Asian Games: Arunachal's wushu players unable to travel to China
Despite being granted accreditation, the three athletes were the only ones in their team who couldn't download their travel documents
Three wushu players from Arunachal Pradesh have not been able to travel to Hangzhou, China for the Asian Games in absence of clearance by the Chinese authorities.
The three women players - Nyeman Wangsu, Onilu Tega and Mepung Lamgu -- did receive their accreditation cards from Hangzhou Asian Games Organising Committee (HAGOC) which also acts as an entry visa. The athletes are then required to download their travel document which is validated upon arrival.
However, the three players from Arunachal could not download their travel document on Wednesday when they were scheduled to travel for the Asian Games. The rest of the wushu squad -- comprising a total 10 players -- along with the coaching staff faced no such issues and boarded the flight for Hong Kong on Wednesday night, from where they had a connecting flight to Hangzhou.
"Once the athletes received the accreditation cards from the organising committee, it meant that they have been cleared to travel for the Asian Games. But surprisingly only these three players could not download their document and they could not board the flight," said an official.
This is second instance in two months that the three players were unable to visit China for a competition.
"The matter is more complicated than last time and the government is expected to respond tomorrow," said people familiar with the matter.
In the last week of July, the same players could not compete at the World University Games in Chengdu, China (July 18-Aug 8) because they were given stapled visas by China. Stapled visas are meant to indicate that China doesn’t recognise India’s sovereignty over Arunachal Pradesh. India has consistently rejected China’s claim that the northeastern state is disputed territory. The eight-member wushu team had then withdrawn from the event in Chengdu in protest.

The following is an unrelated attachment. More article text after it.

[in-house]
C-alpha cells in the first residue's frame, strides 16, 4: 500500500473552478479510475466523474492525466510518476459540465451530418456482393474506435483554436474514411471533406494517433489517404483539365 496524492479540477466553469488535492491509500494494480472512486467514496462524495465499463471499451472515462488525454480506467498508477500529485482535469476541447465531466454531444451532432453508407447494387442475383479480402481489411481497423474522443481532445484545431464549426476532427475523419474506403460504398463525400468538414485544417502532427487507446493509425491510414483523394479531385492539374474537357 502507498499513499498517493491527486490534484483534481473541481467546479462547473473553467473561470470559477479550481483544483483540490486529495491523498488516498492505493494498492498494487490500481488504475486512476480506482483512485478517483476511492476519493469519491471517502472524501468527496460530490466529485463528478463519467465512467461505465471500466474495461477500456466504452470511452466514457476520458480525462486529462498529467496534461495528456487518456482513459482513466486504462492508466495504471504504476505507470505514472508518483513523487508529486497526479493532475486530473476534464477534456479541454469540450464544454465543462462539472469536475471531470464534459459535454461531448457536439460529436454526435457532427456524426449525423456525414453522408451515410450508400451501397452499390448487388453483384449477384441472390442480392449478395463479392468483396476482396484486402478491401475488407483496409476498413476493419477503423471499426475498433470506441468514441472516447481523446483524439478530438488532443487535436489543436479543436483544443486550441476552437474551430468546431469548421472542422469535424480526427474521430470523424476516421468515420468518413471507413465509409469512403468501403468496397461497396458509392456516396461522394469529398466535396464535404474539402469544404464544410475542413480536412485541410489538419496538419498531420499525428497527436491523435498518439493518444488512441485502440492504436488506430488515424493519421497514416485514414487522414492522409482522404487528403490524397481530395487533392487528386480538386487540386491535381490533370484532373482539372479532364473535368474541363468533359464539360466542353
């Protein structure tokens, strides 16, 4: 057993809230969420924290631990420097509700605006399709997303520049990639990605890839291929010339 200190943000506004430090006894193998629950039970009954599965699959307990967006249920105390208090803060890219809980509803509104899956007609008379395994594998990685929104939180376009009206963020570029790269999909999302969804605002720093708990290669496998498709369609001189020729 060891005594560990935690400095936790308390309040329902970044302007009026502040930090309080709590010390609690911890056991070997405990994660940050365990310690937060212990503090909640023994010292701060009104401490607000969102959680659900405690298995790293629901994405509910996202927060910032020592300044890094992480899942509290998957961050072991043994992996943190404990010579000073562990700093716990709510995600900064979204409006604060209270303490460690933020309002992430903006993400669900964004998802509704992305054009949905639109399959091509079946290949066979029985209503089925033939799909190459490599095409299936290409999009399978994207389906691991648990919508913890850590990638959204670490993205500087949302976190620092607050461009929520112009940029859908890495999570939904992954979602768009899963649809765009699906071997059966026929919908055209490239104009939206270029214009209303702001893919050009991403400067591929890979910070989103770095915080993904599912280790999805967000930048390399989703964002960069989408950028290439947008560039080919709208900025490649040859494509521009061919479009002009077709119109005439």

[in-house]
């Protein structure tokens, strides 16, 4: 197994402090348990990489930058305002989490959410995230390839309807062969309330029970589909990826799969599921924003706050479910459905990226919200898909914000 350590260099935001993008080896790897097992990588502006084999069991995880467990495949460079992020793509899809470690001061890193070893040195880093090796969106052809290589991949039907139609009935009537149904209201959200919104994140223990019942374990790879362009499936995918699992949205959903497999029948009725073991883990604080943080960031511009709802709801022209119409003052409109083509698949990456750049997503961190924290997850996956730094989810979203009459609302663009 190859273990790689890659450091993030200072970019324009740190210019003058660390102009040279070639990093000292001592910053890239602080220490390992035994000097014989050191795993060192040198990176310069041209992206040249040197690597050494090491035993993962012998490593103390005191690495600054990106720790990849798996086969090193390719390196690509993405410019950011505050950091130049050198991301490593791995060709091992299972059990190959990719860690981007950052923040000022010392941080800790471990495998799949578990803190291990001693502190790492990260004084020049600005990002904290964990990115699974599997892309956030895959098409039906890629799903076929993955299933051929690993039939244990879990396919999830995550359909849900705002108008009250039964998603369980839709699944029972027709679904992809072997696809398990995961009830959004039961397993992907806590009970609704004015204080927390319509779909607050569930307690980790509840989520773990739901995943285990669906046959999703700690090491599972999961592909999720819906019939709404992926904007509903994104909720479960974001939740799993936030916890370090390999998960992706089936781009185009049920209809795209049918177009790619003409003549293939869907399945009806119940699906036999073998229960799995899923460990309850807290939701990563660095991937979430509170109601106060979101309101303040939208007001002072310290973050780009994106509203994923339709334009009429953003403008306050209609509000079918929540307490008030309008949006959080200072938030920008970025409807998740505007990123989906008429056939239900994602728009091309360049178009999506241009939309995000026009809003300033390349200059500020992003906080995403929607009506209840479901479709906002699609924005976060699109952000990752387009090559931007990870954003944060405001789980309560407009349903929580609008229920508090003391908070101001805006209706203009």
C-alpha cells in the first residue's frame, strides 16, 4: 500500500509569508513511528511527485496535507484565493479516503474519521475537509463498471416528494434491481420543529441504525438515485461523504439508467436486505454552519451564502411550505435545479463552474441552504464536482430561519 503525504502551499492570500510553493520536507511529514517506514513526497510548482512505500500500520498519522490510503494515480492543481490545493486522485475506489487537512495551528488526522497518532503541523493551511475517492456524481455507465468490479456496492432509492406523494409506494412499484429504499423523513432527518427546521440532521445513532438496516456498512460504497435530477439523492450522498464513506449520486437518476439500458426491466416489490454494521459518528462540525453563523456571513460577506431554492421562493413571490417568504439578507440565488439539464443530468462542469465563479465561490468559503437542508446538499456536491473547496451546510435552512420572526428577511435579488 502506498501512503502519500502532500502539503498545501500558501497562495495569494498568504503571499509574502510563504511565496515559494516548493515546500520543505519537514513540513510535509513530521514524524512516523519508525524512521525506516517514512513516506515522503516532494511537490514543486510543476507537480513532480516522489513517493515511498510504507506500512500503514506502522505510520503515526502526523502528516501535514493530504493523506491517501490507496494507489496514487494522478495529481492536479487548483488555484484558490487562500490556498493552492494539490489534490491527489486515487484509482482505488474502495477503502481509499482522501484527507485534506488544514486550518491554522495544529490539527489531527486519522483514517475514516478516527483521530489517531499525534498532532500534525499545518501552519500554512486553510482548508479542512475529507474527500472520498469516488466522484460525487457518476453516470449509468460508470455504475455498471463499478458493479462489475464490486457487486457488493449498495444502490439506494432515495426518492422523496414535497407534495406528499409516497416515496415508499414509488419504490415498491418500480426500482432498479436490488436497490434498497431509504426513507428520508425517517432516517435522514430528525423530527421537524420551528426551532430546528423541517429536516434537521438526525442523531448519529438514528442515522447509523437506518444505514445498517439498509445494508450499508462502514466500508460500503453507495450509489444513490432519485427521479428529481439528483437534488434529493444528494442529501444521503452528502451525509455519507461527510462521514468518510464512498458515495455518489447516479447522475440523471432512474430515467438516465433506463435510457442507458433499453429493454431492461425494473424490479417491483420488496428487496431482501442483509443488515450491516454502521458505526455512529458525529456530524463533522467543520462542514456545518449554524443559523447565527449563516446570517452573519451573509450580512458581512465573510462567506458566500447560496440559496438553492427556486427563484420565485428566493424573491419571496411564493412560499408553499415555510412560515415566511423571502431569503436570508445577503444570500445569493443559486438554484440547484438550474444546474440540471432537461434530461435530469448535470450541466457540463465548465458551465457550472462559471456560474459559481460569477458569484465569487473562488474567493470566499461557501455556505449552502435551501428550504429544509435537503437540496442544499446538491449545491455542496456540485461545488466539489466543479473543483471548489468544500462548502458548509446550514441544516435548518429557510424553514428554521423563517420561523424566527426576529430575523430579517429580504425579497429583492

On Thursday, India's Chef-de-mission for the Asian Games Bhupendra Singh Bajwa, who is also the president of Wushu Association of India (WAI), took up the matter with the HAGOC and the Olympic Council of Asia. WAI has also written to the Asian and world body over the denial of "valid accreditation cards" to the three players.
"There has been no response yet from the organisers and the OCA," said another official.
The wushu competitions starts on September 24 and the players are still hoping that they can make it in the next two days. It was learnt that the three players met cabinet minister Kiren Rijiju and requested him to look into the issue.
"They will lose an opportunity of lifetime if they cannot compete. They have already missed a big event in World University Games. They have requested Mr Rijiju that India should lodge a strong protest and if necessary, boycott the opening ceremony in protest if they are not given permission to travel," said a wushu coach in the know of things.
China began the practice of issuing stapled visas to residents of Arunachal Pradesh in the mid-2000s and it extended the practice to residents of Jammu & Kashmir in 2009. During a visit to India in 2014, Chinese foreign minister Wang Yi contended that stapled visas do “not undermine or compromise our respective positions on the border question”.
In response to these practices, India stopped referring to the “one China” policy in official documents more than a decade ago.